Sure hope that Colbert’s move to network television won’t end brilliant insights like this:
I’ve been avidly following the White family’s round-the-world journey (6explorers.com). My latest favorite post is by teenage Alex, describing how she approaches bargaining in a Vietnamese market. It resonates with me as I reflect on work I’ve been doing with middle school teachers who insist their students just don’t understand measurement (a notoriously low score on PA’s state assessment).
Read Alex’s discussion of bargaining in which she describes the value of Vietnamese dong as compared to the US dollar and “tourist” vs “real” price (value) of the article she wants to purchase. If I were to align her experience to academic standards, I’d find connections in mathematics (measurement), social studies (economics), science (she describes the origin and quality of the silk), and language arts (communication, listening, speaking). Not only is she understanding the concepts, she’s applying them as well. (The know and do, the concepts and skills) She is gaining massive enduring understandings, not just in terms of economics, but in global cultural awareness.
And my analysis would be pretty “teachery” of me … rather, I like to think about the life skills she’s gaining: confidence, communication, worldliness. How well do you think she’ll do when she applies to college, to a job? Wouldn’t you want to hire hire someone with her confidence and skill?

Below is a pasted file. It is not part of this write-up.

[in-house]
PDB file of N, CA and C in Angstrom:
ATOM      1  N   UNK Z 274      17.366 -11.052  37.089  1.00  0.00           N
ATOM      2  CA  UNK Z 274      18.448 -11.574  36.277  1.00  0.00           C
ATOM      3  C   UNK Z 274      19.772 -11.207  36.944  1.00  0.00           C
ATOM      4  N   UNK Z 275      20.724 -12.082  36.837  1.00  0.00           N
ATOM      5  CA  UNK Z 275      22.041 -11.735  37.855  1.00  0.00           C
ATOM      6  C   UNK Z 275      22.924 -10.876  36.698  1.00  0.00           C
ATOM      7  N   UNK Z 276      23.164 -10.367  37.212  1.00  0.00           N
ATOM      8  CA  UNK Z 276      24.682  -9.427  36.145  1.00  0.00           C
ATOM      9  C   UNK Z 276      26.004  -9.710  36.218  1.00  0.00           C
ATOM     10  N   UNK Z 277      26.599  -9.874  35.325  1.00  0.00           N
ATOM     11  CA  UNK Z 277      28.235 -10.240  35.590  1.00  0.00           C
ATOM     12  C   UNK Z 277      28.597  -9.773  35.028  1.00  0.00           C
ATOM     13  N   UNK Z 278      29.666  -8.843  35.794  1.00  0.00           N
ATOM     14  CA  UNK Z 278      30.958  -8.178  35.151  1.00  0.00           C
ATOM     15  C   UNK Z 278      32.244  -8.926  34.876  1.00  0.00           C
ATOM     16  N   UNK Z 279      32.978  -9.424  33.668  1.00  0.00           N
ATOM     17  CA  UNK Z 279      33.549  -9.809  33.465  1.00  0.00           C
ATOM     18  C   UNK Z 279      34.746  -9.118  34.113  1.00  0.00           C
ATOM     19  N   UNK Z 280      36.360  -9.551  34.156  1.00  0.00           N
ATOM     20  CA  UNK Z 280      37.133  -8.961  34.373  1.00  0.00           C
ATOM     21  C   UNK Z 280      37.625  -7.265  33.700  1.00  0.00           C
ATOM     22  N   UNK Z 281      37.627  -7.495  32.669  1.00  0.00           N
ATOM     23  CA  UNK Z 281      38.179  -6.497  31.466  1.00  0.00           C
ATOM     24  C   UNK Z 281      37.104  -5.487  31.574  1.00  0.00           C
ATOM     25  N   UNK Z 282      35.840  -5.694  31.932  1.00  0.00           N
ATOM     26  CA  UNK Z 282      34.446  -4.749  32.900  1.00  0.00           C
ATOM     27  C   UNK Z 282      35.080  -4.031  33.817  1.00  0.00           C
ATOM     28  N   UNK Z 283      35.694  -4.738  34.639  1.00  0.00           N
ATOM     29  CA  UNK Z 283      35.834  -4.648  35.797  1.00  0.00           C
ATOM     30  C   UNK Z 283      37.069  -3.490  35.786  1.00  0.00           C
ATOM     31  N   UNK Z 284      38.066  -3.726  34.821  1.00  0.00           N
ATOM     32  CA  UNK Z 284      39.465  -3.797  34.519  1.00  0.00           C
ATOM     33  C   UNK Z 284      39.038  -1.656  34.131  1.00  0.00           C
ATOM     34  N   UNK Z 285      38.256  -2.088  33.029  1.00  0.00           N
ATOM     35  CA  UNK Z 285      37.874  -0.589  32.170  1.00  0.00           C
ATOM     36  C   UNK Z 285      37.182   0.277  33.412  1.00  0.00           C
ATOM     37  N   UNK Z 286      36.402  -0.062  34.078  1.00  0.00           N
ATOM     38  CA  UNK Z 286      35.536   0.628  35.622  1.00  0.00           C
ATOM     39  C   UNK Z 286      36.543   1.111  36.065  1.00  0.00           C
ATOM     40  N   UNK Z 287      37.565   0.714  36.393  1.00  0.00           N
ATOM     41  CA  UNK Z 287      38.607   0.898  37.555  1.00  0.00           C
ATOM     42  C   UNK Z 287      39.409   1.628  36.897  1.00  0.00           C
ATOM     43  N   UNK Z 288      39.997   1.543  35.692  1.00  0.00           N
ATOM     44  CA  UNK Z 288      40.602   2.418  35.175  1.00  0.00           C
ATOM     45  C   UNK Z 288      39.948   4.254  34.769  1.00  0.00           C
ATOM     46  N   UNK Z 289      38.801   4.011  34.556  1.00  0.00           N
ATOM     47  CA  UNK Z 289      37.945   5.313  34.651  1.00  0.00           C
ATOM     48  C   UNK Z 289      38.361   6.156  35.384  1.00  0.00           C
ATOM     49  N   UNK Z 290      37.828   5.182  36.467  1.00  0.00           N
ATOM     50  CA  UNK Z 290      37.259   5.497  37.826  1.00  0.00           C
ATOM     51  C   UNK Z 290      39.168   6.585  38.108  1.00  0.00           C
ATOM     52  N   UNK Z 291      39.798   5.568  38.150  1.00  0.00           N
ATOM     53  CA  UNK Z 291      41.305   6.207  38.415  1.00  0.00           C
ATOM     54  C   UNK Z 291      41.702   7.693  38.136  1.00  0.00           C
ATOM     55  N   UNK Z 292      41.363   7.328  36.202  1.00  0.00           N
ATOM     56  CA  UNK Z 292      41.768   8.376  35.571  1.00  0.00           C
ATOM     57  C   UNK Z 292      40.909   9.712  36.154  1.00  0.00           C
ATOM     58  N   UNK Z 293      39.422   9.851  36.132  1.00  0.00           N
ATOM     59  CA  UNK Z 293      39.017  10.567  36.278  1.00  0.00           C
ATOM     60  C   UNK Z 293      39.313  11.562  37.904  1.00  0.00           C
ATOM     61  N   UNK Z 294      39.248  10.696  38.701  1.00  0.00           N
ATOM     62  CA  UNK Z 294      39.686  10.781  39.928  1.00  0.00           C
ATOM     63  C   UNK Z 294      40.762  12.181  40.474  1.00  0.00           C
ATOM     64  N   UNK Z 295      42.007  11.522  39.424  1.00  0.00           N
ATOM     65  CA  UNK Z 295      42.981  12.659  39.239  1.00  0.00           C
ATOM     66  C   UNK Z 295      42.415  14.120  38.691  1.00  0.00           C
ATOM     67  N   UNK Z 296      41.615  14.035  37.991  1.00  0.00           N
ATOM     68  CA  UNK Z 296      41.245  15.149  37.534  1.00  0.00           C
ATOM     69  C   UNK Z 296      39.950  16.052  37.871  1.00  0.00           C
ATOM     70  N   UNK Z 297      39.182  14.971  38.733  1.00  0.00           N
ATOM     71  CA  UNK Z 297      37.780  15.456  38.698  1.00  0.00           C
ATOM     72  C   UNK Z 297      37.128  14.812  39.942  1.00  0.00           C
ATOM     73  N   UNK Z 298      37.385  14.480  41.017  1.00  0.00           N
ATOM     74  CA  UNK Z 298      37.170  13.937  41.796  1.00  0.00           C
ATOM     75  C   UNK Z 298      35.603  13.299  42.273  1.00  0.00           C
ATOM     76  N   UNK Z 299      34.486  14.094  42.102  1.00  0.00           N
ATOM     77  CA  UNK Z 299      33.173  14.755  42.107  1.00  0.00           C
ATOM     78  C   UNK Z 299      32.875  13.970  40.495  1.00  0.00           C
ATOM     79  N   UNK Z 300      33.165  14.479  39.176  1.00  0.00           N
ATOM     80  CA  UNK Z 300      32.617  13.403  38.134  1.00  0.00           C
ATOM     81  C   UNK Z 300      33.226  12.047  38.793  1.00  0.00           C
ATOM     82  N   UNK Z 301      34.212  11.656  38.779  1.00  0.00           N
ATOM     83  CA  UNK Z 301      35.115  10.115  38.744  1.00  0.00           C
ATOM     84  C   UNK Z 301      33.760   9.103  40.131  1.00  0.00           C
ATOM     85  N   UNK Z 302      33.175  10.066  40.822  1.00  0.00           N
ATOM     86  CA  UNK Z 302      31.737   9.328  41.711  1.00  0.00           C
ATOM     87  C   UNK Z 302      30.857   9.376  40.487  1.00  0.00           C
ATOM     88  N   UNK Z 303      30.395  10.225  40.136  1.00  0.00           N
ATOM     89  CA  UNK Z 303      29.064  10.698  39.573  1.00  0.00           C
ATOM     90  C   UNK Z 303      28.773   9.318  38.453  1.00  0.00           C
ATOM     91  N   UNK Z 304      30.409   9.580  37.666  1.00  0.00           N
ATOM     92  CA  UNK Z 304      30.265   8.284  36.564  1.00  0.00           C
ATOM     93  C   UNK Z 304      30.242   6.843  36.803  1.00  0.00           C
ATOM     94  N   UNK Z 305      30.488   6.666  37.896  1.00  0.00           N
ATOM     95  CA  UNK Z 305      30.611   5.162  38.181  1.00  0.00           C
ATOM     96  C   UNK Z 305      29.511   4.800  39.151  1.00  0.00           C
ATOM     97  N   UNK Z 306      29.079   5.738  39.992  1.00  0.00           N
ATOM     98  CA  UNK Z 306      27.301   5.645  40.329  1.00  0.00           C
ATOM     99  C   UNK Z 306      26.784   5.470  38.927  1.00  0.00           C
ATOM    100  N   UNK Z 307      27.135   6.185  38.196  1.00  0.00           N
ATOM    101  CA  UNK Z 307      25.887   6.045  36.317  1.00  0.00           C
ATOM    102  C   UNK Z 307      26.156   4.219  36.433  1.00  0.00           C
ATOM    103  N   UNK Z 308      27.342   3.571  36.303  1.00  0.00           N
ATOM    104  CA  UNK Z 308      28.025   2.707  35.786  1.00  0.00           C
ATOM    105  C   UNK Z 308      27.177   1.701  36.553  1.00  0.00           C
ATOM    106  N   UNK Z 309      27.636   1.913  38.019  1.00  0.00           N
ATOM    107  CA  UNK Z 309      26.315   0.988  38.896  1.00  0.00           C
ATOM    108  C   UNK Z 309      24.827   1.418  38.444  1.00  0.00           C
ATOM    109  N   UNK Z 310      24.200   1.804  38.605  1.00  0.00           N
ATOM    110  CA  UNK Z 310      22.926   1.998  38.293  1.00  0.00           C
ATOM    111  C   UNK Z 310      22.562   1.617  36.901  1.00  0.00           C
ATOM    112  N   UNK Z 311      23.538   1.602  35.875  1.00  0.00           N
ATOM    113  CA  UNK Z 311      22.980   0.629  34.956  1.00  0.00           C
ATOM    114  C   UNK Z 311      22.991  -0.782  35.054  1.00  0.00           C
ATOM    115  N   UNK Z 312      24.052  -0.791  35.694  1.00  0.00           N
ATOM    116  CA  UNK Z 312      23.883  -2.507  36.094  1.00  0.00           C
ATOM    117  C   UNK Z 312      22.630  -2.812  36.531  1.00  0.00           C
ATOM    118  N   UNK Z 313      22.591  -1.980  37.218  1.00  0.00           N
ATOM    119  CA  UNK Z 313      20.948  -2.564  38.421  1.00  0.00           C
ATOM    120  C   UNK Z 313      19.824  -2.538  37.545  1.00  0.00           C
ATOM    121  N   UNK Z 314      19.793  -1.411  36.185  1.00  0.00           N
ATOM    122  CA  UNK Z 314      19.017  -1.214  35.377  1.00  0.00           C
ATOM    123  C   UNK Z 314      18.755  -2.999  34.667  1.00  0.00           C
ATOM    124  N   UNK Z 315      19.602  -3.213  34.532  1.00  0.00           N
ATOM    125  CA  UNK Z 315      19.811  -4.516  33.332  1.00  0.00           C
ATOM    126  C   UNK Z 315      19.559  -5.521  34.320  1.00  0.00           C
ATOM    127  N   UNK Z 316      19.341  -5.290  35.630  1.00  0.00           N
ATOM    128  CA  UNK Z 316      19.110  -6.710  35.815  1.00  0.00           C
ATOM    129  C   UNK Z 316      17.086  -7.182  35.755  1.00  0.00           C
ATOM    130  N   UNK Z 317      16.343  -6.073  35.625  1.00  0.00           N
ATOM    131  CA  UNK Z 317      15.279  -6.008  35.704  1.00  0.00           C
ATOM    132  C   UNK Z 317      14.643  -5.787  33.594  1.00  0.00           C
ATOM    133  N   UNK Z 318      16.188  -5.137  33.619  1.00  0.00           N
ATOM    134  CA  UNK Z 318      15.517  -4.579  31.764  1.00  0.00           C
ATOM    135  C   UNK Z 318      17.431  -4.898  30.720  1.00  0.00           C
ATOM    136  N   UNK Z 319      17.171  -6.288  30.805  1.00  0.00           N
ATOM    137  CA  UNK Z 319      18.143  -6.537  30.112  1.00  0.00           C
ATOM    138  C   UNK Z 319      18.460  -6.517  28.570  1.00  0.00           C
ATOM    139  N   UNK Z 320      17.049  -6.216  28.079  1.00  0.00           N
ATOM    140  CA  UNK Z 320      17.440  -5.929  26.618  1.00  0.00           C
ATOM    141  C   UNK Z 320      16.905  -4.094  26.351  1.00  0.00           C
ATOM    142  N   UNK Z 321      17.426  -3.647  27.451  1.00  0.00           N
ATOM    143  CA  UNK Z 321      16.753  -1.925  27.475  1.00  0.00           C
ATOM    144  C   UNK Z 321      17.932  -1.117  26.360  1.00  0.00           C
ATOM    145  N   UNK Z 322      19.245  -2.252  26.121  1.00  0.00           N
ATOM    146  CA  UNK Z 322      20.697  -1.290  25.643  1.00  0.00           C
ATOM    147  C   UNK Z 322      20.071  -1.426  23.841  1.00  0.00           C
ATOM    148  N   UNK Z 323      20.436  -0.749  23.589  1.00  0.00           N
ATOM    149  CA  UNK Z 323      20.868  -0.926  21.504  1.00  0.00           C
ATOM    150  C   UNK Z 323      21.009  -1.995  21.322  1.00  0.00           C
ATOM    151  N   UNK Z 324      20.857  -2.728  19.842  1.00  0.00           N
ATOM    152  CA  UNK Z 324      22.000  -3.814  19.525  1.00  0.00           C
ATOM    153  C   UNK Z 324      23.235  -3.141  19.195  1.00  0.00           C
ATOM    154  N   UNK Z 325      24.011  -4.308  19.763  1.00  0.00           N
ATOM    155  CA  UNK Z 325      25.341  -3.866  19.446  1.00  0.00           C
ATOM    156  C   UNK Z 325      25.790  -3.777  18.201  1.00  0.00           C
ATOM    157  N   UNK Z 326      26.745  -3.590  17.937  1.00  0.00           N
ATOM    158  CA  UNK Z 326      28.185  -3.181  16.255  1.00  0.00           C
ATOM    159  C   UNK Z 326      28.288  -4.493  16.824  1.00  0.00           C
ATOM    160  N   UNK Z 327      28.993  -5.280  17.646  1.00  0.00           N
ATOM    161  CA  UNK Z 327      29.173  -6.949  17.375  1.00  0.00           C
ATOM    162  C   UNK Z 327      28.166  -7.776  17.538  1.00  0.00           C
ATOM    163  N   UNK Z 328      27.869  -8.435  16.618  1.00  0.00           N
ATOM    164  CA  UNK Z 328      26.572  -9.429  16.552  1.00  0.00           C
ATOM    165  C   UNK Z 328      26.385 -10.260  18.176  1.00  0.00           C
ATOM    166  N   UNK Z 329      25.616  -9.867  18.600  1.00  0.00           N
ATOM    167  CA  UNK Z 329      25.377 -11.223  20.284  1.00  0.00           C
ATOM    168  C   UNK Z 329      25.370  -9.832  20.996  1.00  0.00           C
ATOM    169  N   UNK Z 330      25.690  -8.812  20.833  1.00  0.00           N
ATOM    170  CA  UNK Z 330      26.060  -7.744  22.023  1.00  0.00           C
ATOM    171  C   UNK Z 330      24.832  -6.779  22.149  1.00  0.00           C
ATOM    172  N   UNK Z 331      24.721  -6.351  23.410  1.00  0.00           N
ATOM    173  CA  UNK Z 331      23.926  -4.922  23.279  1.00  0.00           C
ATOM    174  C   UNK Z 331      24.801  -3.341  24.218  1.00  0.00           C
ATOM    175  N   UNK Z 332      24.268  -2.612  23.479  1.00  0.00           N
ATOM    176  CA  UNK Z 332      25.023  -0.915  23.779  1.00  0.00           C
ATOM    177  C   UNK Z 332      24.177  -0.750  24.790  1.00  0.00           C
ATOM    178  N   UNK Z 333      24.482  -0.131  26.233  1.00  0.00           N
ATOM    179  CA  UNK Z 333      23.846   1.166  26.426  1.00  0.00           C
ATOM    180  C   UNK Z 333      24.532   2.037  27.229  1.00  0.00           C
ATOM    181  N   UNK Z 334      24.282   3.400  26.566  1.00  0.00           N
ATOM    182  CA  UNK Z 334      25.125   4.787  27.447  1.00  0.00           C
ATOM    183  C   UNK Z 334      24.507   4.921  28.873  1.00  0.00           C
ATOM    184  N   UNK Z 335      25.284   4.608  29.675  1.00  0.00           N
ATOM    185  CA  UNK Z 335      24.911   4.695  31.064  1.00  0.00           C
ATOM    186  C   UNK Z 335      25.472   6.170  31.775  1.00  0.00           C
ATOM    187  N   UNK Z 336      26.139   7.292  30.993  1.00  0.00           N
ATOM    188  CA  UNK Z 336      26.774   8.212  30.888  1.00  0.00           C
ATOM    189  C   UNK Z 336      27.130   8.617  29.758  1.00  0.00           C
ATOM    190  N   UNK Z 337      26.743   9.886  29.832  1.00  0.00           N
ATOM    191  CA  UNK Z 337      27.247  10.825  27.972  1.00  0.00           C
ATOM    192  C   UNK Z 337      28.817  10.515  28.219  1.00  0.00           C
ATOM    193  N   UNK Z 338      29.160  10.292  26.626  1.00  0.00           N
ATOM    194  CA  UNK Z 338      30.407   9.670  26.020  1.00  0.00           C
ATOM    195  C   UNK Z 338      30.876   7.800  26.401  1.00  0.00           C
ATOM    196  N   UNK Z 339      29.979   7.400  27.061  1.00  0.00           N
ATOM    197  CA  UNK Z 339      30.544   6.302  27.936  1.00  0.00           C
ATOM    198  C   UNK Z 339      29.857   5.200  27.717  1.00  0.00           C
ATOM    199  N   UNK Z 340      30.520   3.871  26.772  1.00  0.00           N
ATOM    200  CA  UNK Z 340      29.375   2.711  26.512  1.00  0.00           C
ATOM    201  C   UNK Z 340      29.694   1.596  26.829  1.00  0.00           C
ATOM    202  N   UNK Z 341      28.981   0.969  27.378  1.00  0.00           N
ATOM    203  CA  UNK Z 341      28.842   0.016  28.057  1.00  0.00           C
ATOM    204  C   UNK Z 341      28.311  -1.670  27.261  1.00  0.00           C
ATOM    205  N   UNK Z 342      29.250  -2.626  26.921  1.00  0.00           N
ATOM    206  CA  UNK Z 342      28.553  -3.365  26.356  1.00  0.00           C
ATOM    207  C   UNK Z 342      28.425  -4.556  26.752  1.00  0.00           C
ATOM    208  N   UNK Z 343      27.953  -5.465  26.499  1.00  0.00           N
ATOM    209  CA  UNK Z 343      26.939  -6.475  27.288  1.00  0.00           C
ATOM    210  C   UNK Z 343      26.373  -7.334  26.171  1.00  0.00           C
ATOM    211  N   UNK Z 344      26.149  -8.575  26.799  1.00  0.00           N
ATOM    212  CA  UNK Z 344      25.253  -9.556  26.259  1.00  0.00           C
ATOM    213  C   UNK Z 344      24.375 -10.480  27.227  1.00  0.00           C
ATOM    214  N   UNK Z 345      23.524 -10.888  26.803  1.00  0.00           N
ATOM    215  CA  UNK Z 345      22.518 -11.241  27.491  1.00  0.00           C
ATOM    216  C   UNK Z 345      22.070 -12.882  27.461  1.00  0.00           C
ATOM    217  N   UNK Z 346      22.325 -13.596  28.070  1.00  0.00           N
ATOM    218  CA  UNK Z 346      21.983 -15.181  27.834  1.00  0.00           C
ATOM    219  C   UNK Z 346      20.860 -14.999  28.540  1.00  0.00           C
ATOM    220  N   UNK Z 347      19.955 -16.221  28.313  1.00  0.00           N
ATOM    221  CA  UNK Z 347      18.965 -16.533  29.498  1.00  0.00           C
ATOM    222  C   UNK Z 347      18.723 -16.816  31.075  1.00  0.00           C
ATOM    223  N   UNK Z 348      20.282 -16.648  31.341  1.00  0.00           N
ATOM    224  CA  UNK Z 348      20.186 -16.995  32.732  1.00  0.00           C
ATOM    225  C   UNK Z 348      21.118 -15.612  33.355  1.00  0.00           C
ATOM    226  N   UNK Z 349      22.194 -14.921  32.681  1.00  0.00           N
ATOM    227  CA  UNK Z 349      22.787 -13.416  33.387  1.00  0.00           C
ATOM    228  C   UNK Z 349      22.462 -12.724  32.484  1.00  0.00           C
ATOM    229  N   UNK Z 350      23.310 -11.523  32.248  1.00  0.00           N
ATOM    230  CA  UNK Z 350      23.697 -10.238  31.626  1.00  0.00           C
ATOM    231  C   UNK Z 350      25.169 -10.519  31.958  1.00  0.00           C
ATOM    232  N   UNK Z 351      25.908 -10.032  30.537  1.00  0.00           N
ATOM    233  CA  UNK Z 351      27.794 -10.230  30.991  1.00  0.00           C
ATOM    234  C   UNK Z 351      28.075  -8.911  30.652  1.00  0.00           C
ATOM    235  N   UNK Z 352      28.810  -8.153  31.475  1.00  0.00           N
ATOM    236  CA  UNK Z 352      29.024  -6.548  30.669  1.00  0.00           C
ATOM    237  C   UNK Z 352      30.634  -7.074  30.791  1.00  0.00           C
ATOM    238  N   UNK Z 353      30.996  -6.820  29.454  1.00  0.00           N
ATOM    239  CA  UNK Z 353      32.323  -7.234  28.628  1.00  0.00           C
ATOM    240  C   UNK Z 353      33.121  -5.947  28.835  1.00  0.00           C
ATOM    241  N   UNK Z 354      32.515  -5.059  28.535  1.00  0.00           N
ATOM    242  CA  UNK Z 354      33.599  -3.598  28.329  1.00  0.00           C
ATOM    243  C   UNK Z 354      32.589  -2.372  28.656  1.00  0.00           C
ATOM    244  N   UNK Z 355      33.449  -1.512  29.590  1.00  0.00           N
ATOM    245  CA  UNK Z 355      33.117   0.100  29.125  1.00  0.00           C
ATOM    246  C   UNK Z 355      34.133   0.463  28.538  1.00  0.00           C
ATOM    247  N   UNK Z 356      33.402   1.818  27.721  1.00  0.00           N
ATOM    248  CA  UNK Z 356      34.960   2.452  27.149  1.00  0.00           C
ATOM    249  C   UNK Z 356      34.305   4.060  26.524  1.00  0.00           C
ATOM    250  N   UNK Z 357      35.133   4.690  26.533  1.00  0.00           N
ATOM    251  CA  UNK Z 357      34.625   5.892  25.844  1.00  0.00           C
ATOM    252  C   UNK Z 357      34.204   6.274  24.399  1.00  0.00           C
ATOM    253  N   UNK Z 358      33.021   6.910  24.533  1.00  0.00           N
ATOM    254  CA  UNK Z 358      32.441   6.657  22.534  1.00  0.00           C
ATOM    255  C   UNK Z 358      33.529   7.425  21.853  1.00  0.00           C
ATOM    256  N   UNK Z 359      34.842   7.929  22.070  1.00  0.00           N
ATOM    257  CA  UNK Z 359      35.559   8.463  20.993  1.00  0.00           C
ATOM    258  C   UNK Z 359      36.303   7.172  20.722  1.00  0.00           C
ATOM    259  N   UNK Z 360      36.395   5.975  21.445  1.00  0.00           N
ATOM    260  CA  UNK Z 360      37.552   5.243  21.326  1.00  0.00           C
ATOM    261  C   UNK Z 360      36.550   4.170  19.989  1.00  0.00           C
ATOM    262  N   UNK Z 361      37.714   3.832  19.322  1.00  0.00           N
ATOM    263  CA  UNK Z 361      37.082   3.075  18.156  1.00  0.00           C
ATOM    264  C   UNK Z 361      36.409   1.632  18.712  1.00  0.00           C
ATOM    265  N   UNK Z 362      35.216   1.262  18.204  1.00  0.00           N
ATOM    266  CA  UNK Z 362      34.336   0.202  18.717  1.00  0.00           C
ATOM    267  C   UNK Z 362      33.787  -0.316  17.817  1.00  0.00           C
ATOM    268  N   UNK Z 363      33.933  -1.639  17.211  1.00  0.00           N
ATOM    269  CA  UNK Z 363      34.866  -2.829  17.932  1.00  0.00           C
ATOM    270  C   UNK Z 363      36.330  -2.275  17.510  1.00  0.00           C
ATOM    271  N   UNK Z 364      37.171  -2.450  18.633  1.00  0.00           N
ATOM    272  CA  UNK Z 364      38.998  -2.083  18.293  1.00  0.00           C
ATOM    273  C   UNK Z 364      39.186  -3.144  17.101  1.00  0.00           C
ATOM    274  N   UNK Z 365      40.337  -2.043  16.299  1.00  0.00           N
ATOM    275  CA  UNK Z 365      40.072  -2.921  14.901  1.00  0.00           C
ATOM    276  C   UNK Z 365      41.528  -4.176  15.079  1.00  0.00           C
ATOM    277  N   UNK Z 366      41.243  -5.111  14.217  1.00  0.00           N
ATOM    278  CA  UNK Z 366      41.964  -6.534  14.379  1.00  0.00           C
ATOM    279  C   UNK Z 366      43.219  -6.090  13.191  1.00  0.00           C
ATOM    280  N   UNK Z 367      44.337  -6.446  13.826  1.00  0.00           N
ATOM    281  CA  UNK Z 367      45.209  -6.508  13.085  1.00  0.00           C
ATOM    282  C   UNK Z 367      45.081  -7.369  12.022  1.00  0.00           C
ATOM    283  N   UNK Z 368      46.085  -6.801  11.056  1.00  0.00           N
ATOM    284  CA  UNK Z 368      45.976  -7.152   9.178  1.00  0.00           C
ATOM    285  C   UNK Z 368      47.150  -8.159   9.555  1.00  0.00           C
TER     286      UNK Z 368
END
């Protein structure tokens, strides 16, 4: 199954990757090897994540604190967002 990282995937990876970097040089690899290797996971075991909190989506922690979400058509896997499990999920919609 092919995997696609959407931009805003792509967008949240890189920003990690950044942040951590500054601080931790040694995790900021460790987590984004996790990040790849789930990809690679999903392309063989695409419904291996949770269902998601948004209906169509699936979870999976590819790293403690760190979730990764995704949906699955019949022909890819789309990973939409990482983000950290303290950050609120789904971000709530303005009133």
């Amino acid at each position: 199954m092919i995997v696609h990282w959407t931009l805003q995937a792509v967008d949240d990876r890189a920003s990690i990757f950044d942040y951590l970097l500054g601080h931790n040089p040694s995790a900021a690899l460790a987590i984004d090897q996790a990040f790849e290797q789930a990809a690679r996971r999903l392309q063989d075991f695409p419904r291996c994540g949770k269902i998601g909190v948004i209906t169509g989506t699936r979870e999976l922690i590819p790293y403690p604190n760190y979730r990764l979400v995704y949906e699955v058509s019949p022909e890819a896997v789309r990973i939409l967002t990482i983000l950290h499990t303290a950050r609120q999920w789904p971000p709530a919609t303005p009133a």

What kind of price can you put on this form of education? Do yourself a favor and visit 6explorers.com.
(Full disclosure: I am affiliated with Small World Travel that planned the White family’s round-the-world journey)
An interesting new publication from the Thomas B. Fordham Institute on the National Common Core Standards (and the coming national assessments). The major question this paper hopes to address: How does the adoption of common core affect curriculum and instructional implementation?
In brief, the paper suggests the creation of a coordinating council (made up of governors, legislators, and school officials) to keep track of Common Core implementation as it goes forward and facilitate inter-state communication, as well as monitor and report on progress.
A short video explaining the paper:
“…one, federal control and direction of education policy have largely replaced state and local control, a decisive and historic change that can be credited to (or blamed on) President George W. Bush and NCLB; two, the models for Race to the Top—Chicago and New York City—indicate that our schools will see a great deal of change in the years ahead, but not much improvement in the quality of education, if any. To the contrary, the search for higher scores is likely to promote a significant narrowing of the curriculum, cheating, teaching to the test, and other negative outcomes. To the extent that our students learn less history, science, civics, geography, foreign languages, and the arts, their education will be far worse than it is today.”
Andreas Schleicher, Education Policy Advisor of the Secretary General, Organisation for Economic Cooperation and Development (OECD)
Why learning outcomes matter and what it takes to deliver world class standards
-no longer about improvement by international standards … but the best performing systems
-pace of change as reflected by countries now passing us in terms of college graduates (remained stagnant while other countries have progressed)
-so far, increase in knowledge workers has not resulted in change to type of work
know what you are looking for …
-years of schooling no longer impacts country’s growth
-but what are we measuring by “years of schooling”?
-it’s not just quantity o education but what people learn to do
-steep decline in demand for routine cognitive skills … and those are the skills easiest to reach and assess
PISA tries to assess students with novel tasks – those they haven’t seen before
-sharp increase in demand for nonroutine interactive skills